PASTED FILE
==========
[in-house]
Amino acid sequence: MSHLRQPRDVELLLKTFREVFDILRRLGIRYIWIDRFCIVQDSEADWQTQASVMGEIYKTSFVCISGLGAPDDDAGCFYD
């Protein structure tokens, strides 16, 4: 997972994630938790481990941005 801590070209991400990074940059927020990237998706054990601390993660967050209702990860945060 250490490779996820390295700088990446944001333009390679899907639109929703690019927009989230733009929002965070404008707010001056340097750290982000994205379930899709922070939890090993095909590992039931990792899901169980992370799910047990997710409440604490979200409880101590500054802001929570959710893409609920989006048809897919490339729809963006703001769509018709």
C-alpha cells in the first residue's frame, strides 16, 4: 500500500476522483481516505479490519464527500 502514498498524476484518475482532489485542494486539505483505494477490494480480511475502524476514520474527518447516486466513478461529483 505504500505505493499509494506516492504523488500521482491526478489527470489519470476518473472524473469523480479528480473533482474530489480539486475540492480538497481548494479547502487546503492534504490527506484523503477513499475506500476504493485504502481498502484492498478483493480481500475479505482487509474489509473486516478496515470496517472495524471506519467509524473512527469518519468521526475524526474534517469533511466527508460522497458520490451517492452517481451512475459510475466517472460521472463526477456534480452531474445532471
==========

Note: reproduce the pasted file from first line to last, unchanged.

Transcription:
[in-house]
Amino acid sequence: MSHLRQPRDVELLLKTFREVFDILRRLGIRYIWIDRFCIVQDSEADWQTQASVMGEIYKTSFVCISGLGAPDDDAGCFYD
């Protein structure tokens, strides 16, 4: 997972994630938790481990941005 801590070209991400990074940059927020990237998706054990601390993660967050209702990860945060 250490490779996820390295700088990446944001333009390679899907639109929703690019927009989230733009929002965070404008707010001056340097750290982000994205379930899709922070939890090993095909590992039931990792899901169980992370799910047990997710409440604490979200409880101590500054802001929570959710893409609920989006048809897919490339729809963006703001769509018709």
C-alpha cells in the first residue's frame, strides 16, 4: 500500500476522483481516505479490519464527500 502514498498524476484518475482532489485542494486539505483505494477490494480480511475502524476514520474527518447516486466513478461529483 505504500505505493499509494506516492504523488500521482491526478489527470489519470476518473472524473469523480479528480473533482474530489480539486475540492480538497481548494479547502487546503492534504490527506484523503477513499475506500476504493485504502481498502484492498478483493480481500475479505482487509474489509473486516478496515470496517472495524471506519467509524473512527469518519468521526475524526474534517469533511466527508460522497458520490451517492452517481451512475459510475466517472460521472463526477456534480452531474445532471